Mathematical Reasoning via Self-supervised Skip-tree Training

06/08/2020 ∙ by Markus N. Rabe, et al. ∙ Google 1

We examine whether self-supervised language modeling applied to mathematical formulas enables logical reasoning. We suggest several logical reasoning tasks that can be used to evaluate language models trained on formal mathematical statements, such as type inference, suggesting missing assumptions and completing equalities. To train language models for formal mathematics, we propose a novel skip-tree task. We find that models trained on the skip-tree task show surprisingly strong mathematical reasoning abilities, and outperform models trained on standard skip-sequence tasks. We also analyze the models' ability to formulate new conjectures by measuring how often the predictions are provable and useful in other proofs.

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1 Introduction

Language modeling using Transformers [Vaswani et al., 2017]

has been hugely successful for applications like translation and text generation. Models like GPT-2 are able to generate impressive news articles and stories given just an abstract 

[Radford et al., 2018]. These models are usually first trained on a proxy task, such as predicting missing words in the case of BERT [Devlin et al., 2019], before fine tuning the models on more specific (downstream) tasks such as machine translation and question-answering. The proxy tasks are not reliant on labeled data, and thus can be trained on large corpora of unlabeled data. Even the models trained on the proxy tasks alone, have shown impressive language understanding [Brown et al., 2020].

Prior work in deep learning for mathematics has focused on learning directly on logical reasoning tasks. In this work, we apply the paradigms of language modeling to formal mathematics and define proxy tasks on unlabeled mathematical expressions that allows us to use much more data. We start with the HOList dataset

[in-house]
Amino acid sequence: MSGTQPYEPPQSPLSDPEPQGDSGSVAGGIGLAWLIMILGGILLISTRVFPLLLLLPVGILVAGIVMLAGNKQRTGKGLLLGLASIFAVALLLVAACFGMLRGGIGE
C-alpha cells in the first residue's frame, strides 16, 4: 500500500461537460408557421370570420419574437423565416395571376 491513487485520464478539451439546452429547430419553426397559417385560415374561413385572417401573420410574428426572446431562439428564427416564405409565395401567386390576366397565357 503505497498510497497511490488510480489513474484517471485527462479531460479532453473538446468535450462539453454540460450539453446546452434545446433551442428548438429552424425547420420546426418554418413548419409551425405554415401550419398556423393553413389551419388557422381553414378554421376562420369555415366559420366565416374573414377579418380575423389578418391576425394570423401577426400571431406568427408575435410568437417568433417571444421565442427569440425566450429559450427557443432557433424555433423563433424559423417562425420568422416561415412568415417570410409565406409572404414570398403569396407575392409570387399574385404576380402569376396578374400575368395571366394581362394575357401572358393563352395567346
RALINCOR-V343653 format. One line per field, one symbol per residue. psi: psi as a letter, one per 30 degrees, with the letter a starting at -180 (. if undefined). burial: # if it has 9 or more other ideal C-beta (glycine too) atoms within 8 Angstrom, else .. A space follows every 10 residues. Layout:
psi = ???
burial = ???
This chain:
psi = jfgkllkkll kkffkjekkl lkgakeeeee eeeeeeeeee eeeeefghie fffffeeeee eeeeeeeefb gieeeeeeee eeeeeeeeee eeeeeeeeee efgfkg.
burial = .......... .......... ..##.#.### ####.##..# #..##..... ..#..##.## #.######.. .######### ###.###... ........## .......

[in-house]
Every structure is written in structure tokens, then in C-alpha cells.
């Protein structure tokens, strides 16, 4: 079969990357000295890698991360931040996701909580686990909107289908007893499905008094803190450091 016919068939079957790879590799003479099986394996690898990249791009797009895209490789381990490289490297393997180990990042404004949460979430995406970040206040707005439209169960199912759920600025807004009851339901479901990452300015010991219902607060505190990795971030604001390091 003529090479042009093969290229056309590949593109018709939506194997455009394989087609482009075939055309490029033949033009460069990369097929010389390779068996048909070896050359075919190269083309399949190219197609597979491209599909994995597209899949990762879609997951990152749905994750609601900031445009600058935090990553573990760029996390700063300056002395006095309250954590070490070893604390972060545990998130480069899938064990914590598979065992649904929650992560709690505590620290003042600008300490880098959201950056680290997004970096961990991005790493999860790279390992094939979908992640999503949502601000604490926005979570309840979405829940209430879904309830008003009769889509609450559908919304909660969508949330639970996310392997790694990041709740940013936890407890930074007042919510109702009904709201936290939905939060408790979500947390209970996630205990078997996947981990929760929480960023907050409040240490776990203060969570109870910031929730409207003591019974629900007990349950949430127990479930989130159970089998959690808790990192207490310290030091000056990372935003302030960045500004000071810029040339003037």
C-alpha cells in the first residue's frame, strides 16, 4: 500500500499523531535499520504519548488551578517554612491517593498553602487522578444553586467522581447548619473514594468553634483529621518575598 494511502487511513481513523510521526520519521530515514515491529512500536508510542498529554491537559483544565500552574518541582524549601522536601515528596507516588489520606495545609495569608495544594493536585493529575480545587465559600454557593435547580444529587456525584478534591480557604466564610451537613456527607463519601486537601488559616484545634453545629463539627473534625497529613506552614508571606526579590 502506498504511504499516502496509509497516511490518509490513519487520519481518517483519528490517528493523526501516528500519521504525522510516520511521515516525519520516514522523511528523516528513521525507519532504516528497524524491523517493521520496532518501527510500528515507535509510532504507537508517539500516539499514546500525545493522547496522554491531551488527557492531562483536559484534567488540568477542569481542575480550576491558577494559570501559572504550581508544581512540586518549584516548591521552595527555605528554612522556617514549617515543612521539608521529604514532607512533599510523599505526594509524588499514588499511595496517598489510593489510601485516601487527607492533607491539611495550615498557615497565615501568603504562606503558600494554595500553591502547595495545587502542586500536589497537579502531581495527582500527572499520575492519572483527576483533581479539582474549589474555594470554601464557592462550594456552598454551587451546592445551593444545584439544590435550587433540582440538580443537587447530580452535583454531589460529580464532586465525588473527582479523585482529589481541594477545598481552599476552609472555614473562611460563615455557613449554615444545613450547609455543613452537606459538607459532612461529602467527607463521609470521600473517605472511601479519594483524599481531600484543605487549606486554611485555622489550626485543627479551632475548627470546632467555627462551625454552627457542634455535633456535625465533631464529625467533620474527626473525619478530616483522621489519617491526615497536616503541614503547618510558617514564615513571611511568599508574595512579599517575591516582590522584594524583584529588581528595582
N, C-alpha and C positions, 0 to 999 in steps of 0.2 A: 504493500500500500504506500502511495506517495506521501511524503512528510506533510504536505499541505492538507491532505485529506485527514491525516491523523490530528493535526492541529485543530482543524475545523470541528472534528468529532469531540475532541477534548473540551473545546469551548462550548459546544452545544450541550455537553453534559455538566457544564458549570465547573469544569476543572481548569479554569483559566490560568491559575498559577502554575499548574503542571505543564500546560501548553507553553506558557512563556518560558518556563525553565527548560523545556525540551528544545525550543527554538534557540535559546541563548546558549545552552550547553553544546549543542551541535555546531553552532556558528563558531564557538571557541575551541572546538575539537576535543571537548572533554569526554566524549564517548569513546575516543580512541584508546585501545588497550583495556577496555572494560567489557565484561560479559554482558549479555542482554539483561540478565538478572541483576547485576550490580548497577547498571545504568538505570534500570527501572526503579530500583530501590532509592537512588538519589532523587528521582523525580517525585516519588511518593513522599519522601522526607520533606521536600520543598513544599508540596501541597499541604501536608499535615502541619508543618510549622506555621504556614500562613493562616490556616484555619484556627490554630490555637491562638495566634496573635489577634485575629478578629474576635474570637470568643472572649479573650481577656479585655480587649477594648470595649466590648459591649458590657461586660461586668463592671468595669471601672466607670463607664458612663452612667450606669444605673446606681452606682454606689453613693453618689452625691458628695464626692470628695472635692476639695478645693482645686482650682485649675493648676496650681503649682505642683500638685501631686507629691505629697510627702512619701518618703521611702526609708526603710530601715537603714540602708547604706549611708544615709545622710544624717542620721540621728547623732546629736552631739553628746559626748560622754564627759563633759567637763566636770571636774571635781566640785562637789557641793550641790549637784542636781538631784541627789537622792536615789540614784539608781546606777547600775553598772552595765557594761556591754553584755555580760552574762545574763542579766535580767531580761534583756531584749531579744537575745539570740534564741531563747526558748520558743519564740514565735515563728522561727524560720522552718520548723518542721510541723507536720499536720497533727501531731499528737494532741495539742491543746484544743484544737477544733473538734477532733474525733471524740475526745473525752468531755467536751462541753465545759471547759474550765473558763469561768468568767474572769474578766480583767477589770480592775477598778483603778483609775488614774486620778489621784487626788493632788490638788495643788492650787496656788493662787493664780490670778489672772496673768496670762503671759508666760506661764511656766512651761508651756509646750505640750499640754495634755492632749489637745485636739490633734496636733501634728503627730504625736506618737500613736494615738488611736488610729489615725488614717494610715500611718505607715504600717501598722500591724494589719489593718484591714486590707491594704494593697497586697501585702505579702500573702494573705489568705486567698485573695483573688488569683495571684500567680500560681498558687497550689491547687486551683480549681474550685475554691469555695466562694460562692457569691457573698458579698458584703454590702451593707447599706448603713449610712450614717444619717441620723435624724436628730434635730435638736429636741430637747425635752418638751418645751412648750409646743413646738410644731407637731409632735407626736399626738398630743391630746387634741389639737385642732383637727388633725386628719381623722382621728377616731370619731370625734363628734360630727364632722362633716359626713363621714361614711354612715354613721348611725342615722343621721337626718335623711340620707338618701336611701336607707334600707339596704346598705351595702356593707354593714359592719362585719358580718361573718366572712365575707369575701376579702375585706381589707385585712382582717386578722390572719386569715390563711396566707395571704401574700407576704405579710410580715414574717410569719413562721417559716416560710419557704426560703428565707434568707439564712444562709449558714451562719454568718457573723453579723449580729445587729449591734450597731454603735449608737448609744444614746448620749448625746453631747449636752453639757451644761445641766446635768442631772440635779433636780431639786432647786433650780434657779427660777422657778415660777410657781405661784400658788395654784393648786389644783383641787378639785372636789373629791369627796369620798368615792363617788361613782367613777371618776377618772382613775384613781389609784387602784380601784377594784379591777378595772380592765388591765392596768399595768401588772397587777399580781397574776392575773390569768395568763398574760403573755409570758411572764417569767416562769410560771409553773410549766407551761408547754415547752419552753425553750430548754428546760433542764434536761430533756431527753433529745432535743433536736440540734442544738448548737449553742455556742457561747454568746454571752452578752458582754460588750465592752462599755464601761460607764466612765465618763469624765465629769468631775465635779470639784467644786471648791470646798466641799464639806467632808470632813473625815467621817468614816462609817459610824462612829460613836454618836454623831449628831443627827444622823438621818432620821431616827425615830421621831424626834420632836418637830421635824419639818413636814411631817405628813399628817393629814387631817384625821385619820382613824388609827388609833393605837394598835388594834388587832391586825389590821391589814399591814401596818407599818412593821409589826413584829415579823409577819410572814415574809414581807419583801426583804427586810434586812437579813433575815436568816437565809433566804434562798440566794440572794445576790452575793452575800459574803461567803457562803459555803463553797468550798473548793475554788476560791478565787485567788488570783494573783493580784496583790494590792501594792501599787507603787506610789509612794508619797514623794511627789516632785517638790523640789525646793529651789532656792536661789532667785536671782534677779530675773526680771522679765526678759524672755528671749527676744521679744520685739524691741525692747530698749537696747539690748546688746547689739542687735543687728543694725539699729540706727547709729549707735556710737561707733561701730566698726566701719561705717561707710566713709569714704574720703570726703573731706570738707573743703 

[Bansal et al., 2019], which spans a wide range of mathematical topics, including topology, multivariate calculus, real and complex analysis, geometric algebra, and measure theory, formalized in the HOL Light proof assistant [Harrison, 1996]. We consider a standard skip-sequence task and a novel skip-tree task. Our skip-tree task is an instance of the skip-sequence task that respects the tree structure of expressions. We show that models trained on the skip-tree task results in models that significantly outperform those trained skip-sequence task when evaluated on various downstream tasks.

Reasoning can refer to a wide range of abilities, and thus we measure the mathematical reasoning abilities of language models on a variety of tasks, including mechanical derivations, such as type inference, and also creative tasks, such as predicting under which assumptions a statement is true. In contrast to works in language modeling, we do not fine-tune the models to the evaluation (downstream) tasks, as we want to study what reasoning capabilities can be acquired just through language modeling proxy tasks.

An advantage of formal language compared to natural language is that we can attempt to automatically evaluate statements. That is, even if the language models fail to predict the ground truth, the statements they predicted might still be true and useful. We evaluate these conjectures by attempting to prove them and checking if they are can be used in the context of other proofs.

Our contributions are two-fold:

  1. We introduce several evaluation tasks that test logical reasoning abilities.

  2. We introduce a new skip-tree language modeling task that outperforms skip-sequence approaches in our evaluation on the logical reasoning tasks.

The remainder of this paper is structured as follows: First, we review related work on language modeling and deep learning for mathematics in Section 2. Then, in Section 3 we discuss the source corpus of formal mathematical statements from which we generate our training data. In Section 4, we present our novel language modeling task for formal languages, as well as several variations that we used in our ablation studies. We present the evaluation tasks in Section 5, present our experimental findings in Section 6, and conclude in Section 7.

2 Related work